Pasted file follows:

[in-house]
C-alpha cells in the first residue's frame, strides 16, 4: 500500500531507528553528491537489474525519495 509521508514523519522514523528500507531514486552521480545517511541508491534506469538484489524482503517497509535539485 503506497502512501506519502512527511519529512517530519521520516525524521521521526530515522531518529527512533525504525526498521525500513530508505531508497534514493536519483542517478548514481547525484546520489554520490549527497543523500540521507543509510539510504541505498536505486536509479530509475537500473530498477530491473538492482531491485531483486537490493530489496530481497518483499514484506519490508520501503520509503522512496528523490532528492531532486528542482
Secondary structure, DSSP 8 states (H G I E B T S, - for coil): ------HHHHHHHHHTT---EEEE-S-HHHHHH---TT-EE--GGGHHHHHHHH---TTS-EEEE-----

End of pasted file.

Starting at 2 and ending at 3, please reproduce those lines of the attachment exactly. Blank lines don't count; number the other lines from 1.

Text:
C-alpha cells in the first residue's frame, strides 16, 4: 500500500531507528553528491537489474525519495 509521508514523519522514523528500507531514486552521480545517511541508491534506469538484489524482503517497509535539485 503506497502512501506519502512527511519529512517530519521520516525524521521521526530515522531518529527512533525504525526498521525500513530508505531508497534514493536519483542517478548514481547525484546520489554520490549527497543523500540521507543509510539510504541505498536505486536509479530509475537500473530498477530491473538492482531491485531483486537490493530489496530481497518483499514484506519490508520501503520509503522512496528523490532528492531532486528542482
Secondary structure, DSSP 8 states (H G I E B T S, - for coil): ------HHHHHHHHHTT---EEEE-S-HHHHHH---TT-EE--GGGHHHHHHHH---TTS-EEEE-----